You might think that an insurrection of that magnitude — the first time the Capitol building had been overrun since the War of 1812 — would occasion a massive (and public) federal response to find out how this happened and to prevent it from happening again. And you would be wrong.
As of Tuesday morning, the US Capitol Police, FBI, Department of Justice and Department of Homeland Security had held a total of zero — yes, zero — public briefings on the Capitol riots. To the extent we know what happened that day, and what is being done internally to address it, it comes from eyewitness accounts, videos shared on social media and arrests of protesters being made by local authorities in their home states.
Democratic members of Congress have tried to fill the void. Ohio Rep. Tim Ryan, who chairs a House subcommittee looking into the origins of the riot, announced Monday that two Capitol Police officers had been suspended for their roles in the riots (one posed with a rioter, another put on a “MAGA” hat) while at least 190 more are under investigation for their roles during the insurrection. Only after Ryan went public with that news did Yogananda Pittman, the acting chief of the Capitol Police, confirm the suspensions.
1) Because of the absolute chaos of the final days of the Trump administration (which was worsened by a series of resignations in the wake of the riots and President Donald Trump’s incitement of them) there are very few people actually in charge. Bill Barr is no longer at the Justice Department. Chad Wolf resigned on Monday as head of the Department of Homeland Security. The chief of the Capitol Police resigned under pressure following the riots — as did the House and Senate Sergeants-at-Arms. What that series of departures — forced and otherwise — has created is a total lack of leadership within the ranks of the administration. No one is taking point on how to inform the public about what happened because no one really knows who is in charge
2) Trump never — not really — thought that the protests were a bad thing. As Nebraska Republican Sen. Ben Sasse recounted of Trump in an interview last Friday: “As this was unfolding on television, Donald Trump was walking around the White House confused about why other people on his team weren’t as excited as he was as you had rioters pushing against Capitol Police trying to get into the building.” Even Trump’s public pronouncements as he sought to sort-of defuse the situation and get his supporters to leave the Capitol were larded with evidence of how he really felt — citing that the 2020 election was stolen from him (it wasn’t) and telling the rioters “we love you.” Given the President’s feelings — and his own personal silence in the wake of the riots — there’s not much momentum to cross him and go public with information about what exactly happened last Wednesday and how to prevent it from happening again.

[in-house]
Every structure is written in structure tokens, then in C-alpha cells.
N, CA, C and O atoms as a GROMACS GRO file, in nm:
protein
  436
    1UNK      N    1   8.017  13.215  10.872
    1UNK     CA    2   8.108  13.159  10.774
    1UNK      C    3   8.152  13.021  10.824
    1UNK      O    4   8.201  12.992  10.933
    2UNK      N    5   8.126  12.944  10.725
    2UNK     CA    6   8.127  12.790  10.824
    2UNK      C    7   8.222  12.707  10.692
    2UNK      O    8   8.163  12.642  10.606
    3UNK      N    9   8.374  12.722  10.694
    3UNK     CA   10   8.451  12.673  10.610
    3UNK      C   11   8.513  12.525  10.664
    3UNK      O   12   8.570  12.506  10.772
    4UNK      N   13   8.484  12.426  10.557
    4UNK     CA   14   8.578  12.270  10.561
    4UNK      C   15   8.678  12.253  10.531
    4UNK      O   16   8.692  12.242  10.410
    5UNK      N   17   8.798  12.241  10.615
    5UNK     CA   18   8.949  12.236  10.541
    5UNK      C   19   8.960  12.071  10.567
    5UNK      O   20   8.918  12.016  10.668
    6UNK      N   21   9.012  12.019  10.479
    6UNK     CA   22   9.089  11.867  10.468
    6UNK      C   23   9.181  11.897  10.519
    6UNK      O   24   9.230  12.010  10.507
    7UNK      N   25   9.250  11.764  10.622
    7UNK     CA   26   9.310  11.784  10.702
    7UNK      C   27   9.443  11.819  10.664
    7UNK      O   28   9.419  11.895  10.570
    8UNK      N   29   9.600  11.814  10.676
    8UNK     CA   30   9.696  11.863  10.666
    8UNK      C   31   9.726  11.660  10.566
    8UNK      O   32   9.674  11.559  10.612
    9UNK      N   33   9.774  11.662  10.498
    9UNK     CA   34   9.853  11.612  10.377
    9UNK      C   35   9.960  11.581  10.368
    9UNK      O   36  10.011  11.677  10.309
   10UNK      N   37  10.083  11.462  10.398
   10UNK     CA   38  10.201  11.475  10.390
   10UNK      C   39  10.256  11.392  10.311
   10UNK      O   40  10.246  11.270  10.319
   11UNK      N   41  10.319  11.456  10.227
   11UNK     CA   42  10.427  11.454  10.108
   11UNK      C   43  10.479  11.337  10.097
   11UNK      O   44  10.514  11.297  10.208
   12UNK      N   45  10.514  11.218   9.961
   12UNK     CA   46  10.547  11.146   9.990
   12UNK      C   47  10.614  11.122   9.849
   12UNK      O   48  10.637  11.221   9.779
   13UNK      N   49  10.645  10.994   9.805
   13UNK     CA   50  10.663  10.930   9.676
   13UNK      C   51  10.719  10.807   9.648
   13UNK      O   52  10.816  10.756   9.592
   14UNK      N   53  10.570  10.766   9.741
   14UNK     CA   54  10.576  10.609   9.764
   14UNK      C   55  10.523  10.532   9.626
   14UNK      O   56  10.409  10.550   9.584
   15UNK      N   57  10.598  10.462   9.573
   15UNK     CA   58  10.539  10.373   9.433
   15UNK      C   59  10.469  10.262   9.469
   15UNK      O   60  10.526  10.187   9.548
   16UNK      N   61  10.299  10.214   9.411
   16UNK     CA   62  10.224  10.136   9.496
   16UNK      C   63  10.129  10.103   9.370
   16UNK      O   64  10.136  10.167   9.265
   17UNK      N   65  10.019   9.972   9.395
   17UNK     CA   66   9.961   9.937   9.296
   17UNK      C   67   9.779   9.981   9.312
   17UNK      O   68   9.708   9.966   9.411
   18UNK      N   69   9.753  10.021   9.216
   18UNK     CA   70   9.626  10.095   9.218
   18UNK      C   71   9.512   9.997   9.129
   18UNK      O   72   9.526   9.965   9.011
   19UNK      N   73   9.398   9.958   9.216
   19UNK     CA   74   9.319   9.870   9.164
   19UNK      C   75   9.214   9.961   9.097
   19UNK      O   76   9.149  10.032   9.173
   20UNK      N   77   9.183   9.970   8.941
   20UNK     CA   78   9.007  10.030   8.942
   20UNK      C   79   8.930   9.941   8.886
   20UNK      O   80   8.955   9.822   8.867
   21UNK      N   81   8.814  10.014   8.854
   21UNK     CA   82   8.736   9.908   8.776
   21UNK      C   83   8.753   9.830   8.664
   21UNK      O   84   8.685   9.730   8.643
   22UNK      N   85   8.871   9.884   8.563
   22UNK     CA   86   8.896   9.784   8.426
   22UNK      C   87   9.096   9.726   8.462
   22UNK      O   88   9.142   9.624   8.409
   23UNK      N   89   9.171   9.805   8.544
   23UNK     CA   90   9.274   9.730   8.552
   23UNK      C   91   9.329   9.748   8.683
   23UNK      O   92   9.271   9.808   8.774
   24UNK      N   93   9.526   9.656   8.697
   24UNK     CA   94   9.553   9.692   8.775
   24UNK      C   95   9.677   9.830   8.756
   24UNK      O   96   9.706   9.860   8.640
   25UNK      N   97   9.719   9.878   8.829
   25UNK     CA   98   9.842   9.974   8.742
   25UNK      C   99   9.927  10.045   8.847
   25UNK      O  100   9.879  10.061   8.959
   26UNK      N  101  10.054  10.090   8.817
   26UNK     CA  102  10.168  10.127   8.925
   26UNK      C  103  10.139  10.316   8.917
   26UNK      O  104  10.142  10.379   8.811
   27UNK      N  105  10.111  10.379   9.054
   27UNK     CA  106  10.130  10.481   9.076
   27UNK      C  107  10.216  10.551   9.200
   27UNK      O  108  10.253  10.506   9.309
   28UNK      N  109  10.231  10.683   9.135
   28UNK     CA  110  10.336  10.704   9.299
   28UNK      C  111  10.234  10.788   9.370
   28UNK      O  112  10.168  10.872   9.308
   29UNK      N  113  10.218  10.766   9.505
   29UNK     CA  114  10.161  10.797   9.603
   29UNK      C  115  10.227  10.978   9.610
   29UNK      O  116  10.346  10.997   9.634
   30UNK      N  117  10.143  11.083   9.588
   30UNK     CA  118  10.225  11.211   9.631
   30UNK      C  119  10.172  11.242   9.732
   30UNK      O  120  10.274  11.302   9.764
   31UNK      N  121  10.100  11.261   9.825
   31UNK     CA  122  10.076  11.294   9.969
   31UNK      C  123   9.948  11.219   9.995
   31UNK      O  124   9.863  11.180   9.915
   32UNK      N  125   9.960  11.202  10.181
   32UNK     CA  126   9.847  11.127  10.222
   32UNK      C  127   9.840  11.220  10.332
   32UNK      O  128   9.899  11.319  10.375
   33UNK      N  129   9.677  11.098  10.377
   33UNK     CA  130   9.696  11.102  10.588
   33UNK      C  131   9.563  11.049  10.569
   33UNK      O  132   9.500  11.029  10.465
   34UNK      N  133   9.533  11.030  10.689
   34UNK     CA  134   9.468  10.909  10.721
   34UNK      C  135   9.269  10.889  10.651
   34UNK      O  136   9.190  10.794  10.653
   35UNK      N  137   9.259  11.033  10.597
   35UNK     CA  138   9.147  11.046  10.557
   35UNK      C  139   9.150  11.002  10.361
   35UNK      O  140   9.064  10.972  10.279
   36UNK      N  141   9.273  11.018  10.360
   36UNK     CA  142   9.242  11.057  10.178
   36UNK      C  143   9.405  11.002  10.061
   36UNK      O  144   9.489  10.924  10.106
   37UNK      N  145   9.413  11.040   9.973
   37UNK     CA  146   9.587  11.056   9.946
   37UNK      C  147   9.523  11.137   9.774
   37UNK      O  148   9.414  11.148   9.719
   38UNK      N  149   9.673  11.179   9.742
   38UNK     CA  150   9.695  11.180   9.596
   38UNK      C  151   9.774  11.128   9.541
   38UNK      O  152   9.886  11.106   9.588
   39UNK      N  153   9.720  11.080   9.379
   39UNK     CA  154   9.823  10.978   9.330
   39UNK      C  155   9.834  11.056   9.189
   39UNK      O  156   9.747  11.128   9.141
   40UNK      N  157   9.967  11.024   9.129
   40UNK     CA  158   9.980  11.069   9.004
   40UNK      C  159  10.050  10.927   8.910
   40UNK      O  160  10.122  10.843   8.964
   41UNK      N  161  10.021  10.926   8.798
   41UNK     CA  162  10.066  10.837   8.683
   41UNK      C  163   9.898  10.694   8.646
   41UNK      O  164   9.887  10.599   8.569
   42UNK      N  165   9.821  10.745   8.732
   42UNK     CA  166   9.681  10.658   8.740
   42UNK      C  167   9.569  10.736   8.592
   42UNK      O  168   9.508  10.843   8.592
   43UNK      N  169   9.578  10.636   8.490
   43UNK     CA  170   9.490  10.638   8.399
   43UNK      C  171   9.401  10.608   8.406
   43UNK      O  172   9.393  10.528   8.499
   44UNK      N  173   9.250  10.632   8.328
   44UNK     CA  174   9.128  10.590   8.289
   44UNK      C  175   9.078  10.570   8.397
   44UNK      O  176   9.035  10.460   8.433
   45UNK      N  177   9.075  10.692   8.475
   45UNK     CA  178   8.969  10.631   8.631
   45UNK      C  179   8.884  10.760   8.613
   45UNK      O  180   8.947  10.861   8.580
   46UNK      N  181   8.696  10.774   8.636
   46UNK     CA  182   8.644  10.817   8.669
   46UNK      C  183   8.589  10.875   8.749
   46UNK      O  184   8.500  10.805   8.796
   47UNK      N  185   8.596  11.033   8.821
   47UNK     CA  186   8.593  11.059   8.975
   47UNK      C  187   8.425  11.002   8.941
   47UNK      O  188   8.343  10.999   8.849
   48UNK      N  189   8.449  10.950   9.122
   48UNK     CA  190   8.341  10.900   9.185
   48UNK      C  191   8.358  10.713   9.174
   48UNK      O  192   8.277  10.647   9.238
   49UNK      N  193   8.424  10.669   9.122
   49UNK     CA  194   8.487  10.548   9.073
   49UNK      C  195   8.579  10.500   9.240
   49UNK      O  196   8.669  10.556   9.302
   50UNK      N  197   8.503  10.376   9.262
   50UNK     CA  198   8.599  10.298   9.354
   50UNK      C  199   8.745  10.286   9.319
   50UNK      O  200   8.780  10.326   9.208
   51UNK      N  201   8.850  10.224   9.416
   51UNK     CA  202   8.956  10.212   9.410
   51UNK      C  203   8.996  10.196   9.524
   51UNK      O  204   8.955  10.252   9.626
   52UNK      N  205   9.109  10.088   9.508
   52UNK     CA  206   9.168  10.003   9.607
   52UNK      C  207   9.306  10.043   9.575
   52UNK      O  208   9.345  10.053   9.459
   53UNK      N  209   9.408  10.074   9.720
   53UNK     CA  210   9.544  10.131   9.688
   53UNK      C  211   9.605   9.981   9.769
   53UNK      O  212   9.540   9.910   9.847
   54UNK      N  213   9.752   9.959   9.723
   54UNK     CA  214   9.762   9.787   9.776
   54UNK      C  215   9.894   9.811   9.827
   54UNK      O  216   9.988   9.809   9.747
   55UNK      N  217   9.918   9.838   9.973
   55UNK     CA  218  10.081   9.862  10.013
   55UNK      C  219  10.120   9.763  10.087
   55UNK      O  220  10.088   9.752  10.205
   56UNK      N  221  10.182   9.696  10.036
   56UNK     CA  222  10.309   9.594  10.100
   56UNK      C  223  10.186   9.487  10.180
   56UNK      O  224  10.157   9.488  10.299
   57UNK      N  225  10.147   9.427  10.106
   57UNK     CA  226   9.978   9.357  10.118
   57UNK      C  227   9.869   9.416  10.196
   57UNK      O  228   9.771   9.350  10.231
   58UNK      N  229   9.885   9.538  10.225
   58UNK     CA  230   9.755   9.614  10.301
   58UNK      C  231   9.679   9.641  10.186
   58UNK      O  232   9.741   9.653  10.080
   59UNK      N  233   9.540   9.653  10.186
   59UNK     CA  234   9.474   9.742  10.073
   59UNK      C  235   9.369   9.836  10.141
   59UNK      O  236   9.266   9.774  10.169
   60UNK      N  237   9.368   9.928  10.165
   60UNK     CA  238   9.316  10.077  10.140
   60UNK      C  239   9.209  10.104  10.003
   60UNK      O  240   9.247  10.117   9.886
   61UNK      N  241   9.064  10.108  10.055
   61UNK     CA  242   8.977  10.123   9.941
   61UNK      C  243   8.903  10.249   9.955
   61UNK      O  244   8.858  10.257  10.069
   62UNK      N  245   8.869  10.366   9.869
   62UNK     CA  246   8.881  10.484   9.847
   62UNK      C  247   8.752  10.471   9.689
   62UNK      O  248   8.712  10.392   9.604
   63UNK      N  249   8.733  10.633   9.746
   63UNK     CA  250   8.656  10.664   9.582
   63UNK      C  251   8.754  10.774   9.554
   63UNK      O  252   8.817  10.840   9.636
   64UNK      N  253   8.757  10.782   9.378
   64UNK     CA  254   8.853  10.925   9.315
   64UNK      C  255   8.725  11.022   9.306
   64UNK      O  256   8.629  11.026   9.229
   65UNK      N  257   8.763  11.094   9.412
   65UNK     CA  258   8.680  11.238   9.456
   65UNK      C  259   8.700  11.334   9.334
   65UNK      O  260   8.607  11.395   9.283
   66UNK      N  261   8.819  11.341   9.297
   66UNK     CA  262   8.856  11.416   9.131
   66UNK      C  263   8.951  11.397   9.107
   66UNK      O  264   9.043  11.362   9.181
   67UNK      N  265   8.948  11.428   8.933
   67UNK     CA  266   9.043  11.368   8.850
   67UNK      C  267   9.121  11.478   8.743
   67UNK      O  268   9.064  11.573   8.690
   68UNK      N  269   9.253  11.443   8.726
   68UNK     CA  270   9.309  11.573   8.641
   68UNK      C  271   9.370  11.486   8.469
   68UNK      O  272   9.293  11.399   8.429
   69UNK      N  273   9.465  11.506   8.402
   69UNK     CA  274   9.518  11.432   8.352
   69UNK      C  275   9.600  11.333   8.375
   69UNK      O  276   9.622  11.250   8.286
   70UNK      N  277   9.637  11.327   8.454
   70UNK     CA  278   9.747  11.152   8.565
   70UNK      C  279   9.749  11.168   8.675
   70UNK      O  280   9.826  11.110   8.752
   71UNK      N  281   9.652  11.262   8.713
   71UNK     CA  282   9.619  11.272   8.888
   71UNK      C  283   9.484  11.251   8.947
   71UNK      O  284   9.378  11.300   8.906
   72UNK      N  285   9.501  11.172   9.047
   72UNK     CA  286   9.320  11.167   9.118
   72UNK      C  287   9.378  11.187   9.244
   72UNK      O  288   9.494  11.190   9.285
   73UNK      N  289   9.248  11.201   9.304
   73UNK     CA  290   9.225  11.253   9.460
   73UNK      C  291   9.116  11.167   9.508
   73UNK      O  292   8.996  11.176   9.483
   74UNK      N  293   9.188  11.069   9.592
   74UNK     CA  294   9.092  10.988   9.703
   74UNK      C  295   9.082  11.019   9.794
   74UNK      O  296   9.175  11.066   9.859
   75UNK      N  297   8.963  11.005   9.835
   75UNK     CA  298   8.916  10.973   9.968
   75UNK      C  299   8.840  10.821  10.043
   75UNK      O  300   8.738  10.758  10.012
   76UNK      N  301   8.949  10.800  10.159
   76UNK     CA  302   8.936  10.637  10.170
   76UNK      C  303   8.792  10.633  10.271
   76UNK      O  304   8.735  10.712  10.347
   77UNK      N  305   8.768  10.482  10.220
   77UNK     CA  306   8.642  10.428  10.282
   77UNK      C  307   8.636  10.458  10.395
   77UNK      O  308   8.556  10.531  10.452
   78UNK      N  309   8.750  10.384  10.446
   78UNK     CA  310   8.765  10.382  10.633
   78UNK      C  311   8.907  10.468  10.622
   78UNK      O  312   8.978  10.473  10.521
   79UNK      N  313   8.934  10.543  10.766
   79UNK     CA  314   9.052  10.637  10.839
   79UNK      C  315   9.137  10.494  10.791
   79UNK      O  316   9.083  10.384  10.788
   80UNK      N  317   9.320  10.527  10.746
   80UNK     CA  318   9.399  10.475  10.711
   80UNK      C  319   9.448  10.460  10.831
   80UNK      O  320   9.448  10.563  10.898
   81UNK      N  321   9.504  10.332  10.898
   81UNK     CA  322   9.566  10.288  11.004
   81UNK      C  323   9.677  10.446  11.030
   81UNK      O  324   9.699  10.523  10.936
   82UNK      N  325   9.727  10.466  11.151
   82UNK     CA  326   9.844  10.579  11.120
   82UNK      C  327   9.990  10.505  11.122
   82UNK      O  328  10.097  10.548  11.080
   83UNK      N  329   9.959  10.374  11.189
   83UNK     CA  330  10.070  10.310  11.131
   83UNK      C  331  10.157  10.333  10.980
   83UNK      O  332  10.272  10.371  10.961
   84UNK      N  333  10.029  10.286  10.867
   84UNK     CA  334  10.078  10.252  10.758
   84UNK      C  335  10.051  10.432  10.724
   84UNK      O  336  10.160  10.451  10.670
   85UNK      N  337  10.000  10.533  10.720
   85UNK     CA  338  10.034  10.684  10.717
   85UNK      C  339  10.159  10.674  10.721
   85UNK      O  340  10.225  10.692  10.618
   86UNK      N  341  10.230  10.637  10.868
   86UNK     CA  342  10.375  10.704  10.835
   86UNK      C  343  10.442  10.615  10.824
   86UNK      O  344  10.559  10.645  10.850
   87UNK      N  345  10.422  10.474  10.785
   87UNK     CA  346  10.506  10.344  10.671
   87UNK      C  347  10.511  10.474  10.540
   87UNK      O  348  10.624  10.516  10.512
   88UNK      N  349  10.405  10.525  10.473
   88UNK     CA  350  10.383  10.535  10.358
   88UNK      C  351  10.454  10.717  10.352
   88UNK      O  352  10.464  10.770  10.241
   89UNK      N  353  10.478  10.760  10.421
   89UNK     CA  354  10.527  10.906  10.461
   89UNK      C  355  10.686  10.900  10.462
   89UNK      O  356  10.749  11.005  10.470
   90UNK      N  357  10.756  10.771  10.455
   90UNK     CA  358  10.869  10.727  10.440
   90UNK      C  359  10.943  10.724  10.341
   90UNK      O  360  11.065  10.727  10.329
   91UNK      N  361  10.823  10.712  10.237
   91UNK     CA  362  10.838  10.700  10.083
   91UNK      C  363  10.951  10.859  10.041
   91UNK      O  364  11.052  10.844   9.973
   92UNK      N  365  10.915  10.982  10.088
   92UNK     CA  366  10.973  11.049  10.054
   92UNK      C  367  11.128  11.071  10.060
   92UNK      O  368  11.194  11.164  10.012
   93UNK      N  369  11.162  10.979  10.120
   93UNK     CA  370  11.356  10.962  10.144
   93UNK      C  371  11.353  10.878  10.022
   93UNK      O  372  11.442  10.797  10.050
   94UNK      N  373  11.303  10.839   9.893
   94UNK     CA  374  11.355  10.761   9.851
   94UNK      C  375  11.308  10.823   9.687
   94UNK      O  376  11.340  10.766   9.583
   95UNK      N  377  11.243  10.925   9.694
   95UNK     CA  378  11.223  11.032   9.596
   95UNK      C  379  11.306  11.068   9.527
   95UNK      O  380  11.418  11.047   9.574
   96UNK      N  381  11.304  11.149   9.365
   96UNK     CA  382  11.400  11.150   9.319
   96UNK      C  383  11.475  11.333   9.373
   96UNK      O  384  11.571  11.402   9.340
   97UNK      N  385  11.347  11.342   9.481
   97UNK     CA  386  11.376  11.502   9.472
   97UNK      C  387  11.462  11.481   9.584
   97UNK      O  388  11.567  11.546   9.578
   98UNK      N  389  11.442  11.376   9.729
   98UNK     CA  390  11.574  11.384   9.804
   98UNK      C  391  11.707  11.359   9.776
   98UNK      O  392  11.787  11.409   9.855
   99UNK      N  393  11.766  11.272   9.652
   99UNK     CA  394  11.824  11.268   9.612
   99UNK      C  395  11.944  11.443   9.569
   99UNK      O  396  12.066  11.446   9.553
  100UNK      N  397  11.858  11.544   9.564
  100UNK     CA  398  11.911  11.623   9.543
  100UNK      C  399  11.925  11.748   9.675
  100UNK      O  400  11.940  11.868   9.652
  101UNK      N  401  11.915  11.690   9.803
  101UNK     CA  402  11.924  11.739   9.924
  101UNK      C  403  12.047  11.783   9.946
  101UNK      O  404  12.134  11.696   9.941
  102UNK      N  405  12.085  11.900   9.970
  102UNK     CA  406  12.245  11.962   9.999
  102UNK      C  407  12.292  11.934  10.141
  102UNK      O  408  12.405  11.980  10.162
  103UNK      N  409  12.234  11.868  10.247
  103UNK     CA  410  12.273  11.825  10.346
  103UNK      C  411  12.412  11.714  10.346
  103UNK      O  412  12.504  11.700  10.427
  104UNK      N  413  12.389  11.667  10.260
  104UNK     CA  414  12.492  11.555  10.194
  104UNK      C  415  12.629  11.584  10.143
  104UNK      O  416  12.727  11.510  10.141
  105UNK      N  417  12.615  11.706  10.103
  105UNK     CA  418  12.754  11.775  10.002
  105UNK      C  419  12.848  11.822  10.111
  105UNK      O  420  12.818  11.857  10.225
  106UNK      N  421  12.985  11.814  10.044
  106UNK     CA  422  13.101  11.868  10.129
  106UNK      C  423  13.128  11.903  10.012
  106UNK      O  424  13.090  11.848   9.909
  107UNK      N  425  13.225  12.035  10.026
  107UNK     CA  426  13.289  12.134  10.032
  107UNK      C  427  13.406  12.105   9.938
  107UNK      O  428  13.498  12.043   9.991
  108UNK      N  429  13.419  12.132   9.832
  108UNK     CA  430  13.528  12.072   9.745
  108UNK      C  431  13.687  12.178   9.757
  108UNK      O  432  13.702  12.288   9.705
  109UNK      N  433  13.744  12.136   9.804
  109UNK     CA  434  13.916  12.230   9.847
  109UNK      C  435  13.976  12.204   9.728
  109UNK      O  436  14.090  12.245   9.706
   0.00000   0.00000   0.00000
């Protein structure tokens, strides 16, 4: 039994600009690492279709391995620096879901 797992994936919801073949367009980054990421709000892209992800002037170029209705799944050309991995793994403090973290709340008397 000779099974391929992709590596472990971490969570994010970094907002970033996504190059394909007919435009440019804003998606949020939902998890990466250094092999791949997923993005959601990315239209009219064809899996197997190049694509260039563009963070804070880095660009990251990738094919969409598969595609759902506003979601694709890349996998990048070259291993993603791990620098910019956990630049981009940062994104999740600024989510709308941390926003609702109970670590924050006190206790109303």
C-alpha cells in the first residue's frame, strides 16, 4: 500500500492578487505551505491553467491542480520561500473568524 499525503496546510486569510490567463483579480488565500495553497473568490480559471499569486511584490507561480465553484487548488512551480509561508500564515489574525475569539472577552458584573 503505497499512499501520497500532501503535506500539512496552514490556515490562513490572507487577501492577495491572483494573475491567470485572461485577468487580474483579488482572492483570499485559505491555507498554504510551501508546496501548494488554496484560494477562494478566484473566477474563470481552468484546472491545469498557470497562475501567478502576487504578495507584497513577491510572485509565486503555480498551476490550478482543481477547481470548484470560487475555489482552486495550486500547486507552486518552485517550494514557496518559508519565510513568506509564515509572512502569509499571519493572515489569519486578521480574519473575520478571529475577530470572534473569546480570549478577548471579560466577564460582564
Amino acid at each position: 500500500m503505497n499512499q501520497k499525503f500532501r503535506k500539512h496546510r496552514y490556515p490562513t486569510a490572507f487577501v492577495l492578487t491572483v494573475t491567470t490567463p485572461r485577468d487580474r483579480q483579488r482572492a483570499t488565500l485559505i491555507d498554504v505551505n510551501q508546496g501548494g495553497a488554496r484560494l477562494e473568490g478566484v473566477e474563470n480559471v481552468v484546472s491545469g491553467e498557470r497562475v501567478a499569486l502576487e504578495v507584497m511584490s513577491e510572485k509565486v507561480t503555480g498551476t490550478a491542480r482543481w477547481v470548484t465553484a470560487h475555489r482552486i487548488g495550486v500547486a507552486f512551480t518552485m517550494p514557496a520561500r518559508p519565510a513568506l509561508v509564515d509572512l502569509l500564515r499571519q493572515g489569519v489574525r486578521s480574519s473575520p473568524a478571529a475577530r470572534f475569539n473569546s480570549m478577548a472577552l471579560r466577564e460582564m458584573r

3) The Trump administration is eight days from being over. People are headed for the exits now more rapidly than ever before, as working in the White House is rapidly becoming a scarlet letter in the country. While you’re packing up your stuff and trying to get the hell out of Dodge, the last thing on your mind is talking to the public about one of the greatest law enforcement failures in modern memory.
But whatever the reasons for the utter silence on the part of the Trump administration, it is unconscionable. Five people died in the riots. Many others were injured. And just as a reminder, the United States Capitol Building, one of the most durable symbols of democracy and freedom in this country, was overrun by a mob fed lies about the outcome of the 2020 election by the President of the United States.
In the face of that reality, silence is simply not an option. It is the job of the federal government to both protect its citizens and inform them. Right now, President Trump and his administration are doing neither.